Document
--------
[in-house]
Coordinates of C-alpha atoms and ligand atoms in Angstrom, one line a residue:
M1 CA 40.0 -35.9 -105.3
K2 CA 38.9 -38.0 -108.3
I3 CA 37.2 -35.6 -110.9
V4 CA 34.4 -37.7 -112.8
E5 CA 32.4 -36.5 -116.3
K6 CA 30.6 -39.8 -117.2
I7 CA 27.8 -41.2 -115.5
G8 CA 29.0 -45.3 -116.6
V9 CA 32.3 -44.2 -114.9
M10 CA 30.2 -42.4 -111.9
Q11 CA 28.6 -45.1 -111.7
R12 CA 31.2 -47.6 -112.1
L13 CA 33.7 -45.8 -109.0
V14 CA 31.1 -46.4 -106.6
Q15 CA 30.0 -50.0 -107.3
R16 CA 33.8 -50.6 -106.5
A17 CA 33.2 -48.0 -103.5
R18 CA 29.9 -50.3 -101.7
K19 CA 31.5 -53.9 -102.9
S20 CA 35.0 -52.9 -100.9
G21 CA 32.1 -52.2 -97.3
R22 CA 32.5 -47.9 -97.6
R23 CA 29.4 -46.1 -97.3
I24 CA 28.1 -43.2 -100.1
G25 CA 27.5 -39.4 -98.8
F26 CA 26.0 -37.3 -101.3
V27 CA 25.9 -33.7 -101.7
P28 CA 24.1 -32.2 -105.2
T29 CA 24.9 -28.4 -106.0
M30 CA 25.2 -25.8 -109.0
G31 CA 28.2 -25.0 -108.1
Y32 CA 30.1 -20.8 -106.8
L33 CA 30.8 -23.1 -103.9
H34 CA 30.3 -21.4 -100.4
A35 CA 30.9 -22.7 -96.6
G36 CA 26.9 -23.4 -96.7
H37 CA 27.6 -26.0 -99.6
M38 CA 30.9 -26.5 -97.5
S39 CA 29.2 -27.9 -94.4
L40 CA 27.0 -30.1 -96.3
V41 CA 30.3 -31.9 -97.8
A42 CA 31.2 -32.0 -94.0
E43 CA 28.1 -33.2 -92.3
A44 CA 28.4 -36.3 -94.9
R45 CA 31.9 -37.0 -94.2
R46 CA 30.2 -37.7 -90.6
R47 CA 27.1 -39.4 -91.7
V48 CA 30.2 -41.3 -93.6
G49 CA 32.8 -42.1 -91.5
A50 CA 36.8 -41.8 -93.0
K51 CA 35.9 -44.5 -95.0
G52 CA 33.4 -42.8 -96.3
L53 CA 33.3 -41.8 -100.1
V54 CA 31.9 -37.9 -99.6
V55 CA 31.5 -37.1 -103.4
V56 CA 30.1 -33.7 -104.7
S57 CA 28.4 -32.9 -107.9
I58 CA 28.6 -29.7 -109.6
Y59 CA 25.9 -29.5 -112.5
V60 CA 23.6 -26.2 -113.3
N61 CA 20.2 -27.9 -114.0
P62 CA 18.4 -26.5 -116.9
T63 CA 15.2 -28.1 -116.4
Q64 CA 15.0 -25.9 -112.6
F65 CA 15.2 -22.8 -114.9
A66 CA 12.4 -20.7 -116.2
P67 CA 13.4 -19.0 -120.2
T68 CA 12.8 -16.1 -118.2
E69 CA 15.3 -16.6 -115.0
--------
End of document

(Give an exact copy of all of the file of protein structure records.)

[in-house]
Coordinates of C-alpha atoms and ligand atoms in Angstrom, one line a residue:
M1 CA 40.0 -35.9 -105.3
K2 CA 38.9 -38.0 -108.3
I3 CA 37.2 -35.6 -110.9
V4 CA 34.4 -37.7 -112.8
E5 CA 32.4 -36.5 -116.3
K6 CA 30.6 -39.8 -117.2
I7 CA 27.8 -41.2 -115.5
G8 CA 29.0 -45.3 -116.6
V9 CA 32.3 -44.2 -114.9
M10 CA 30.2 -42.4 -111.9
Q11 CA 28.6 -45.1 -111.7
R12 CA 31.2 -47.6 -112.1
L13 CA 33.7 -45.8 -109.0
V14 CA 31.1 -46.4 -106.6
Q15 CA 30.0 -50.0 -107.3
R16 CA 33.8 -50.6 -106.5
A17 CA 33.2 -48.0 -103.5
R18 CA 29.9 -50.3 -101.7
K19 CA 31.5 -53.9 -102.9
S20 CA 35.0 -52.9 -100.9
G21 CA 32.1 -52.2 -97.3
R22 CA 32.5 -47.9 -97.6
R23 CA 29.4 -46.1 -97.3
I24 CA 28.1 -43.2 -100.1
G25 CA 27.5 -39.4 -98.8
F26 CA 26.0 -37.3 -101.3
V27 CA 25.9 -33.7 -101.7
P28 CA 24.1 -32.2 -105.2
T29 CA 24.9 -28.4 -106.0
M30 CA 25.2 -25.8 -109.0
G31 CA 28.2 -25.0 -108.1
Y32 CA 30.1 -20.8 -106.8
L33 CA 30.8 -23.1 -103.9
H34 CA 30.3 -21.4 -100.4
A35 CA 30.9 -22.7 -96.6
G36 CA 26.9 -23.4 -96.7
H37 CA 27.6 -26.0 -99.6
M38 CA 30.9 -26.5 -97.5
S39 CA 29.2 -27.9 -94.4
L40 CA 27.0 -30.1 -96.3
V41 CA 30.3 -31.9 -97.8
A42 CA 31.2 -32.0 -94.0
E43 CA 28.1 -33.2 -92.3
A44 CA 28.4 -36.3 -94.9
R45 CA 31.9 -37.0 -94.2
R46 CA 30.2 -37.7 -90.6
R47 CA 27.1 -39.4 -91.7
V48 CA 30.2 -41.3 -93.6
G49 CA 32.8 -42.1 -91.5
A50 CA 36.8 -41.8 -93.0
K51 CA 35.9 -44.5 -95.0
G52 CA 33.4 -42.8 -96.3
L53 CA 33.3 -41.8 -100.1
V54 CA 31.9 -37.9 -99.6
V55 CA 31.5 -37.1 -103.4
V56 CA 30.1 -33.7 -104.7
S57 CA 28.4 -32.9 -107.9
I58 CA 28.6 -29.7 -109.6
Y59 CA 25.9 -29.5 -112.5
V60 CA 23.6 -26.2 -113.3
N61 CA 20.2 -27.9 -114.0
P62 CA 18.4 -26.5 -116.9
T63 CA 15.2 -28.1 -116.4
Q64 CA 15.0 -25.9 -112.6
F65 CA 15.2 -22.8 -114.9
A66 CA 12.4 -20.7 -116.2
P67 CA 13.4 -19.0 -120.2
T68 CA 12.8 -16.1 -118.2
E69 CA 15.3 -16.6 -115.0